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3

Use Map, not Thread. data = StringSplit["a test string"]; WordData[#, "PartsOfSpeech"] & /@ data {{"Noun", "Preposition", "Determiner"}, {"Noun", "Verb"}, {"Noun", "Verb"}} WordData[#, "PartsOfSpeech"] & /@ Rest @ data {{"Noun", "Verb"}, {"Noun", "Verb"}} The reason Thread doesn't work for {"test", "string"} is that WordData interprets a ...


2

This is due to the fact that the first data point pulled (for {2014,8,14}) is used to calculate the first return value, which is on {2014,8,15}. To calculate the return for {2014,8,14} the previous day is needed. In order to get matching starting dates in a reliable way, it is best to determine the starting date, e.g. firstDate={2014, 01, 05} and than ...


0

This will find the temperature at each of the weather stations:- stations = WeatherData[{"Chicago", 3}] {"C3175", "KCGX", "C8163"} WeatherData[# , "Temperature"] & /@ stations {23.3, 14., 2.8} P.S. WeatherData["Chicago", "Temperature"] 23. Works ok, but it might be more reliable to use the nearest weather station.


1

{meanhumidity, meantemp} = WeatherData["London", #, {{2007, 1, 1}, {2007, 12, 31}, "Day"}] & /@ { "MeanHumidity", "MeanTemperature"}; plotdata = Transpose[{meanhumidity[[;; -2, 2]], meantemp[[2 ;;, 2]]}]; ListPlot[plotdata, Frame -> True, FrameLabel -> {"Mean Humidity [t-1]", "Mean Temp [t]"}]


3

You did not state that you wished to avoid making additional assignments upon a System` Symbol, therefore that is a natural approach and it is possible using Unprotect since ElementData is not Locked, and it appears to work correctly here: Unprotect[ElementData]; ElementData["Carbon", "Resonance"] = 42; ElementData["Phlebotinum", "AtomicWeight"] = 666; ...


0

The Wolfram '.wdx' format was made for this. It maintains wolfram code in a file, but only code, unlike a notebook. Read up here for more info. The first two lines stay the same, then you would export the data as so: Export["smokers.wdx", table]; This creates a file in MyDocuments (if in windows, otherwise the folder above where your notebooks are ...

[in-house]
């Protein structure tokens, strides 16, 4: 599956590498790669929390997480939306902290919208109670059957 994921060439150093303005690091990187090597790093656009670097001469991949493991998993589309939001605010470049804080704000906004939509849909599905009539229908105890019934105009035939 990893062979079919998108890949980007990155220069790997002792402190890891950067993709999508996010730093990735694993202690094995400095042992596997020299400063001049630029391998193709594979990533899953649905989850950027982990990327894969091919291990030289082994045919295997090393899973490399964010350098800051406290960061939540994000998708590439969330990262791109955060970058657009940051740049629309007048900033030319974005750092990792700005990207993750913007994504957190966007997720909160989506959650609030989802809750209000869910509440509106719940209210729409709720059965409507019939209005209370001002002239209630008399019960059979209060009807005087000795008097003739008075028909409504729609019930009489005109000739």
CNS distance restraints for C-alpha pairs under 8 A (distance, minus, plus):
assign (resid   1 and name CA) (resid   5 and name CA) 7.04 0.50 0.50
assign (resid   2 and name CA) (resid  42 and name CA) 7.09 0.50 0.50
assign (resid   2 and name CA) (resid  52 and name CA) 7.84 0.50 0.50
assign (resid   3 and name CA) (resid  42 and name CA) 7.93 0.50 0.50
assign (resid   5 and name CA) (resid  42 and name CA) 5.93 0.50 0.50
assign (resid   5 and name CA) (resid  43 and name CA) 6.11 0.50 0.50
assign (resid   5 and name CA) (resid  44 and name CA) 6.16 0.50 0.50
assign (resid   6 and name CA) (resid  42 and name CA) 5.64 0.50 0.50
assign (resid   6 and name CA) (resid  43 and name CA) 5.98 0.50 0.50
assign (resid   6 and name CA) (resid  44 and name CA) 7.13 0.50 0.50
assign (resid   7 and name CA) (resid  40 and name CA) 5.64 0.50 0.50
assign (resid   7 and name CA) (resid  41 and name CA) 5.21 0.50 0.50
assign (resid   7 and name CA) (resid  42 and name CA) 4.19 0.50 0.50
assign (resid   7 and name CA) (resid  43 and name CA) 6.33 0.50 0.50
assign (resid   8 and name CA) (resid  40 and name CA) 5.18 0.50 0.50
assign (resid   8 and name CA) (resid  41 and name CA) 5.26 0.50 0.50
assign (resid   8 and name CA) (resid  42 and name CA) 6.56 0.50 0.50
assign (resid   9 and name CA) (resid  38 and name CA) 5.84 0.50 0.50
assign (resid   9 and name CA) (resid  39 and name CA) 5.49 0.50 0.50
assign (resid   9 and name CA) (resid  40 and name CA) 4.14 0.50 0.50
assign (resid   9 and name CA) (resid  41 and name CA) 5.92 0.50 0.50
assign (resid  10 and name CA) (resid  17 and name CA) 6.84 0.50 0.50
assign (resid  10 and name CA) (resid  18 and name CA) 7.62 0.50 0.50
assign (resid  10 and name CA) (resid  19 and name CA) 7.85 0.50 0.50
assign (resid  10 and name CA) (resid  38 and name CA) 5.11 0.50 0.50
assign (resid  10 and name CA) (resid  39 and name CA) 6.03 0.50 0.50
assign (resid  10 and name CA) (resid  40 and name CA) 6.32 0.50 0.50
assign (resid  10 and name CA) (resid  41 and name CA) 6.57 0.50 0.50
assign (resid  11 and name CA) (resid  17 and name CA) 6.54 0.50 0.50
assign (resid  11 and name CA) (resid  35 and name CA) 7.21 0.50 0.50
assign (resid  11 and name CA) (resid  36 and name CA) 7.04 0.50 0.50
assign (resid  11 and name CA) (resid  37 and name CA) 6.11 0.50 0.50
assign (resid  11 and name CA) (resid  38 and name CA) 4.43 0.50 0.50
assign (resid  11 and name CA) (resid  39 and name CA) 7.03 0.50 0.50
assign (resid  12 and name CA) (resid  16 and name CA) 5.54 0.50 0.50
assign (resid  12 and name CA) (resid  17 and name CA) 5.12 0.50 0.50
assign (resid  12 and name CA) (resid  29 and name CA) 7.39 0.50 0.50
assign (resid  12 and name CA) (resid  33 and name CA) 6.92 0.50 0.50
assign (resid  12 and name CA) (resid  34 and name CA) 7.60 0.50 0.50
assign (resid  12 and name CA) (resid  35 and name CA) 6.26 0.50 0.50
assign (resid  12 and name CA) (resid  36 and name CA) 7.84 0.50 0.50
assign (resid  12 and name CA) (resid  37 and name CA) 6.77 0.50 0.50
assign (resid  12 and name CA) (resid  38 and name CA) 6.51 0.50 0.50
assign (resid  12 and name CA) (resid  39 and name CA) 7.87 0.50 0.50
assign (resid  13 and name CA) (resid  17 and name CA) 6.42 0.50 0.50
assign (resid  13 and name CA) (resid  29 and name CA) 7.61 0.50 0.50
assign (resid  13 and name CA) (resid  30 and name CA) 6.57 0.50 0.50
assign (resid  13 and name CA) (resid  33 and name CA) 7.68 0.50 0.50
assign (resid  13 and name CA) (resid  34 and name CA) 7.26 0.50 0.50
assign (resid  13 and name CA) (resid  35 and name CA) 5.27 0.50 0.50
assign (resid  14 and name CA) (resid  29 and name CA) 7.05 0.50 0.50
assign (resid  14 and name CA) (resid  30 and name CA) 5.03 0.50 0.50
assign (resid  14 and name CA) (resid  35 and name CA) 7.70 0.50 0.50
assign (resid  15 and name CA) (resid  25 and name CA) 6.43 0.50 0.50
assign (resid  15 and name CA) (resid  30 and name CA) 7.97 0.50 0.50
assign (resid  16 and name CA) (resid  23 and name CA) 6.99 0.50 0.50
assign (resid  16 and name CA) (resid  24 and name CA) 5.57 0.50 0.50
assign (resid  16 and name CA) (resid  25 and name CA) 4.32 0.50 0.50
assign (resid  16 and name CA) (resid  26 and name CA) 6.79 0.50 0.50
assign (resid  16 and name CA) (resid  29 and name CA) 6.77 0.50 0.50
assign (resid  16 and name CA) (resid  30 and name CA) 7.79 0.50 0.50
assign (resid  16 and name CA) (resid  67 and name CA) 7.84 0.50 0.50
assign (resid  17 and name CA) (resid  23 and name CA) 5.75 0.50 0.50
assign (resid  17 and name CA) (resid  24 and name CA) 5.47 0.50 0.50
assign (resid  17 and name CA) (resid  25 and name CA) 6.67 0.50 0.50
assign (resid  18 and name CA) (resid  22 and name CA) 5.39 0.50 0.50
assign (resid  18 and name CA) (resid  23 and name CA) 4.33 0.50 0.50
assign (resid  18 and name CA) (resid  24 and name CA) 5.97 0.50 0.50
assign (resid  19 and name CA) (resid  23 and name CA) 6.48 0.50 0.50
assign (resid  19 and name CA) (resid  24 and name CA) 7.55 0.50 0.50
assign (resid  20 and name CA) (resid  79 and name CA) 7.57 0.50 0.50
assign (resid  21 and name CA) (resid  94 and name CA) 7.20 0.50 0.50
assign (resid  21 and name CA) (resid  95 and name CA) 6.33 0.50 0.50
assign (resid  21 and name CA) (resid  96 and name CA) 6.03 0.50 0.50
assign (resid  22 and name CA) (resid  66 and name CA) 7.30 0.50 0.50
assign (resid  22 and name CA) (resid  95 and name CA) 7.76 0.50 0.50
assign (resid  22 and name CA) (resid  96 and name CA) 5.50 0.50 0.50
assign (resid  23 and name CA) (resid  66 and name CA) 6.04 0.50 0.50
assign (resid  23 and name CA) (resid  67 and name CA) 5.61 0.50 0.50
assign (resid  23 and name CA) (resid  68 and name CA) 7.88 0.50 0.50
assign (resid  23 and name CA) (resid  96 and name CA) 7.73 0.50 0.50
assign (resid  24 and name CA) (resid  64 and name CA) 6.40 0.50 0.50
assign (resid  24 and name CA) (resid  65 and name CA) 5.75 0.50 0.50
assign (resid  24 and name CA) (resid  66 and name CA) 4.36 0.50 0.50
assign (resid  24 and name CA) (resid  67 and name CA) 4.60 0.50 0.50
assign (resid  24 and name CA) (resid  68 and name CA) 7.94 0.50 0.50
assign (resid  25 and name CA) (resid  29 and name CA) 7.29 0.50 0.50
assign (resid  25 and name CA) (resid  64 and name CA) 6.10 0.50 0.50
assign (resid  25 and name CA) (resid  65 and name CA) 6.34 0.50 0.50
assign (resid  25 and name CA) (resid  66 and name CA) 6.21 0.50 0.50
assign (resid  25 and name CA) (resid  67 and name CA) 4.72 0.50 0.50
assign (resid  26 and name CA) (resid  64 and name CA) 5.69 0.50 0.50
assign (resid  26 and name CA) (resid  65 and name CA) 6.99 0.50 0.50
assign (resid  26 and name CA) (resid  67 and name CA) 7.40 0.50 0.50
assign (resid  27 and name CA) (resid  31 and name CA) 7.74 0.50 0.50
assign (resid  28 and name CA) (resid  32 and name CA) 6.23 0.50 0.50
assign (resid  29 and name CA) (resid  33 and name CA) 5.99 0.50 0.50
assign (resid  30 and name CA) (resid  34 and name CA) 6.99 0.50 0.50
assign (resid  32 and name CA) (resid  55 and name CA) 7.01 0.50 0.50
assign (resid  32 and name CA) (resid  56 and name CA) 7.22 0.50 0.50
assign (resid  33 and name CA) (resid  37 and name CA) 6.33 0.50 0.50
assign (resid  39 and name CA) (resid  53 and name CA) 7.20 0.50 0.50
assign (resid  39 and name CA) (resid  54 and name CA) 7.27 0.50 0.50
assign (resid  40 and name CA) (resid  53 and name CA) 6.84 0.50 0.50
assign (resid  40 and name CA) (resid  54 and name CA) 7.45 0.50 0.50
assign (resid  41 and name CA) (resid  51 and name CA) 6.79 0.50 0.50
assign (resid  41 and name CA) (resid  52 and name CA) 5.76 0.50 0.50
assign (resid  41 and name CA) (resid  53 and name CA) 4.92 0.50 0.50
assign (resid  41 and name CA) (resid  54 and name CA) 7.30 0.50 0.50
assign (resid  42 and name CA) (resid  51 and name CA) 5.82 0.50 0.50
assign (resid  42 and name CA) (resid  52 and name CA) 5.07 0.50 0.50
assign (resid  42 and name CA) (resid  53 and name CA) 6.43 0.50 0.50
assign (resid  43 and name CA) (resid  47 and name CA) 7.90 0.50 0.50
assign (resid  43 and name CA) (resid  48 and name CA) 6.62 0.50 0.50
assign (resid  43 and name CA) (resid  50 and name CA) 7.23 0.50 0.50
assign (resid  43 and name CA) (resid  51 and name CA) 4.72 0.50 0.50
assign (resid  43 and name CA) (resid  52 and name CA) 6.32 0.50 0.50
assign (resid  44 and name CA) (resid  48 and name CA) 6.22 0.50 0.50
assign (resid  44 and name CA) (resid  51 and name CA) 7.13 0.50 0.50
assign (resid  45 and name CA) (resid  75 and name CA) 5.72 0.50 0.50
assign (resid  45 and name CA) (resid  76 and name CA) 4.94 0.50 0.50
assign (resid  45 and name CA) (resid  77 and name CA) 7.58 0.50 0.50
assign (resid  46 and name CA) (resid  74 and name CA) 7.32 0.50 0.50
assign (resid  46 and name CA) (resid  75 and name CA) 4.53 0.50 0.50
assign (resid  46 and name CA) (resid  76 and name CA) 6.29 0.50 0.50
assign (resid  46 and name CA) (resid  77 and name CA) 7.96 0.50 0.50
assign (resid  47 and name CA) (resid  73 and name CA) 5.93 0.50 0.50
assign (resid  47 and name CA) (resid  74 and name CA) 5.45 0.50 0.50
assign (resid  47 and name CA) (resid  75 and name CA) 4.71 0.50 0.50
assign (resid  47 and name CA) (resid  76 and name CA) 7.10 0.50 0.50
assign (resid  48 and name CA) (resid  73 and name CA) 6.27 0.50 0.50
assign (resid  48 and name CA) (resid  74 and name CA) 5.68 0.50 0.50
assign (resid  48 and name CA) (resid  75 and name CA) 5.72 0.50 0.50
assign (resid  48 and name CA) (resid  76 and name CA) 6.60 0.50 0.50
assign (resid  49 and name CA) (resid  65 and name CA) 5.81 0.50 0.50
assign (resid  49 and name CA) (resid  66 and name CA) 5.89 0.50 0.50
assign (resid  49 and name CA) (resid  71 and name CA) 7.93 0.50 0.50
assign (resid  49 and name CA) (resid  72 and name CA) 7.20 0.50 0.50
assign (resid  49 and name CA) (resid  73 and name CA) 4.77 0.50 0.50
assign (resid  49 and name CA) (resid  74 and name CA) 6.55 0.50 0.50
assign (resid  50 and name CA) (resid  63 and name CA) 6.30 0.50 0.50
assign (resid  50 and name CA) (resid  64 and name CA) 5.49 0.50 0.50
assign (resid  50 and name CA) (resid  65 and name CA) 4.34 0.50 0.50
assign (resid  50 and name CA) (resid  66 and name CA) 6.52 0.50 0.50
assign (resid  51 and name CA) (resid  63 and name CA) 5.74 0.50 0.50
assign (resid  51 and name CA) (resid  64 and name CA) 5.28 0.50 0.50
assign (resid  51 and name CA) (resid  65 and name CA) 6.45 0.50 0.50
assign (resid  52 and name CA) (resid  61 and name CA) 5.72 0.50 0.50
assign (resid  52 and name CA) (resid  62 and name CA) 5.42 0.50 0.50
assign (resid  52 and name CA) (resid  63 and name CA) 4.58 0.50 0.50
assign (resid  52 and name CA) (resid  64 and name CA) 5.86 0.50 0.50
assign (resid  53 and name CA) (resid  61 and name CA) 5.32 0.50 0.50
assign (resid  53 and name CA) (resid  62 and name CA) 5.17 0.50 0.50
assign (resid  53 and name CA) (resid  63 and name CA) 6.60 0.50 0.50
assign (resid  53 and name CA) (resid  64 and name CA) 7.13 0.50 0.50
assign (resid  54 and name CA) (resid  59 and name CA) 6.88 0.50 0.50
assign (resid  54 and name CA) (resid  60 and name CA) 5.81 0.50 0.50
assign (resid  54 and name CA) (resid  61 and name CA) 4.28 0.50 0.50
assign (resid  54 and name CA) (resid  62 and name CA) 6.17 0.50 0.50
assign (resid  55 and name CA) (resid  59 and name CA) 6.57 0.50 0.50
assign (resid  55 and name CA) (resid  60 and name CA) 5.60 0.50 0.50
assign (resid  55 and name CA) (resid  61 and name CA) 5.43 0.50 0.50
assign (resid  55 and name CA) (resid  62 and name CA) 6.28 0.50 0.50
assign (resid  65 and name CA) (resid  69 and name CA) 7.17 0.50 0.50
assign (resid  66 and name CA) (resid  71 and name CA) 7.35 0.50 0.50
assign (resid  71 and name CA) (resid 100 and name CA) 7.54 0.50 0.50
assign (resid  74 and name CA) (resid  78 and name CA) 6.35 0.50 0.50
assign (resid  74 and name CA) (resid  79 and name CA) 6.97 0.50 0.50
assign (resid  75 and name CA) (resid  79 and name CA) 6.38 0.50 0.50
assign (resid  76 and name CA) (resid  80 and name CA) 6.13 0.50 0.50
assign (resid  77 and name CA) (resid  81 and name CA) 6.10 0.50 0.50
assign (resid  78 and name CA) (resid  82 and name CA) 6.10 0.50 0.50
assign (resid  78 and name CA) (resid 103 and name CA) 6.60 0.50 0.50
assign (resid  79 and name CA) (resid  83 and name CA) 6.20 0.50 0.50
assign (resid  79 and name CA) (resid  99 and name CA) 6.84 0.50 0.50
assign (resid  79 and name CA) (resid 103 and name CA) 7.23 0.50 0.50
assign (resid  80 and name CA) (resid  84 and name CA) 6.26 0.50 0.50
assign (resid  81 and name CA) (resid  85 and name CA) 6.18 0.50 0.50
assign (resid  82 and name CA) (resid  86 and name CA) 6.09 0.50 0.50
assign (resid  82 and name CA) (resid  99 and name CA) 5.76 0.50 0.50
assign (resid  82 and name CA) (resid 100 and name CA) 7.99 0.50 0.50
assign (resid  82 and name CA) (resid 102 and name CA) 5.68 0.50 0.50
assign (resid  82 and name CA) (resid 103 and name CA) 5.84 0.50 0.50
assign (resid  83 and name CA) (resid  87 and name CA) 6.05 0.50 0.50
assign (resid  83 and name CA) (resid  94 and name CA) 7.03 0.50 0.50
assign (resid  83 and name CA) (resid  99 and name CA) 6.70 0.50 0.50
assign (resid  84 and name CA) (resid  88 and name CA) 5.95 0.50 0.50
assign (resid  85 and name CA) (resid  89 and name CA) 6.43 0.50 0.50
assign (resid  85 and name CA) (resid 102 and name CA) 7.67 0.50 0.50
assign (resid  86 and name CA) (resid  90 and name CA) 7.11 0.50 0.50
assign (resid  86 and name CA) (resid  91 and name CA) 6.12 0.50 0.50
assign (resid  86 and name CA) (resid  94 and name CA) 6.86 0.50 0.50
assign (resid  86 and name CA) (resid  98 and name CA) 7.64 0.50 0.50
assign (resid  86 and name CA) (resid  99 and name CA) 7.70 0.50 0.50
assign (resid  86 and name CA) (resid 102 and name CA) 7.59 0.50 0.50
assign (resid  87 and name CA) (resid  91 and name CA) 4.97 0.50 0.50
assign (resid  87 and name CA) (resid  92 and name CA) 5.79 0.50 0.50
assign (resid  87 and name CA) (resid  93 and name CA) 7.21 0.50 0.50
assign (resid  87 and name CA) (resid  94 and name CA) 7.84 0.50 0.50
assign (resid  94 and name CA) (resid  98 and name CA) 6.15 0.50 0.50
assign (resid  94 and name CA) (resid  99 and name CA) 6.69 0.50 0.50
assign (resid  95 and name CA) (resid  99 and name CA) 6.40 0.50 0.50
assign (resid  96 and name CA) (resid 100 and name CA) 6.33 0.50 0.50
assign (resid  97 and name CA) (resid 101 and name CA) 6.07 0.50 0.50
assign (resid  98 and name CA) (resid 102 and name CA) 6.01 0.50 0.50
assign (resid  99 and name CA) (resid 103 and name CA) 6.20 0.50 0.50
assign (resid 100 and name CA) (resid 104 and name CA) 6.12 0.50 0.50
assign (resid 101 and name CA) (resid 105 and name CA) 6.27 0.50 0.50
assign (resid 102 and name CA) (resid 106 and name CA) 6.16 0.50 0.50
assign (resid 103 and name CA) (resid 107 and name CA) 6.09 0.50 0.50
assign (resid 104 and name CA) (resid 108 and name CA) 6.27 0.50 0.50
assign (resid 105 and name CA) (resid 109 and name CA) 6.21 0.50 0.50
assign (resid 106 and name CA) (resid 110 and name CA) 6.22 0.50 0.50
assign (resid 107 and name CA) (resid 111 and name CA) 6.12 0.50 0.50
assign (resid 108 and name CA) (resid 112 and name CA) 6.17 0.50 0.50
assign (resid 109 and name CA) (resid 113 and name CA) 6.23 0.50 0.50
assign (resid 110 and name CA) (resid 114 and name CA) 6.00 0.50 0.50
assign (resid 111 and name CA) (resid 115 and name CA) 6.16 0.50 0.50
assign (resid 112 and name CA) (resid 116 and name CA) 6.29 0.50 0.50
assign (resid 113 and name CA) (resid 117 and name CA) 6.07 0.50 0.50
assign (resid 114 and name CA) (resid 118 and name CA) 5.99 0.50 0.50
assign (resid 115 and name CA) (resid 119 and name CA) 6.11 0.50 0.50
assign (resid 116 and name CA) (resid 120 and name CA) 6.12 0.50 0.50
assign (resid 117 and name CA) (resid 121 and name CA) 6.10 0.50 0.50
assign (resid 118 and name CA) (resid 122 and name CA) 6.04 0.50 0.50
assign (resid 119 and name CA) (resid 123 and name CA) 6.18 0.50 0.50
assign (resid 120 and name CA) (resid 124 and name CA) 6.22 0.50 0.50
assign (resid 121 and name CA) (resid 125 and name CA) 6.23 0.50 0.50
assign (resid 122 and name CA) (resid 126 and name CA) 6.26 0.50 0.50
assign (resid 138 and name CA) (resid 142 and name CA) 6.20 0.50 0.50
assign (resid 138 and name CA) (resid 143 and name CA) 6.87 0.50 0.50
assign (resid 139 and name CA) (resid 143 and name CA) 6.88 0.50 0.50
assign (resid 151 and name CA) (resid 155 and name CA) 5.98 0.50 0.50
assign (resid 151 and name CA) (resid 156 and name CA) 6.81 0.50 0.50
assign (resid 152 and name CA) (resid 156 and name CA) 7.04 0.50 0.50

3

Have you tried this link? It lets you select the country and date range. After the table is displayed, I just selected the values I wanted (highlighted yellow in the picture below), and paste it to MMA using ImportString to let MMA parse it. pasted = ImportString["paste it here"]; Short[pasted, 5] Then I did some processing to remove the {, , , ..} ...


8

Download the data (csv file) from U.S. Energy Information Administration; http://www.eia.gov/countries/country-data.cfm?fips=uk data = Import[ "/Users/hanlonr/Downloads/United_Kingdom_proved_Reserves_(1980-2014).csv"];\ ListLinePlot[data[[5 ;; -6]], Frame -> True, Axes -> False, PlotRange -> All, PlotLabel -> StringReplace[data[[1, ...


3

As @Mr.Wizard asked, "...it's time for an answer, don't you think?". I forgot about this question, but after year it occurred to me to formulate an answer following @LeonidShifin suggestions: First get some test data: testData = FinancialData["GE", "Jan. 1, 2000"][[1 ;; 10]]; dataFile = "/Users/jagra/Data.test.csv"; Export[dataFile, testData, "CSV"]; ...


1

More of a long comment... You can easily write a function that will enable your end users to Import data from your custom backend. customData[param1_]:= Import[...] customData[param1_, param2_]:= Import[...] customData[param1_, param2_, param3_]:= Import[...] Using different parameter sets in your function definition can give you all the kinds of ...



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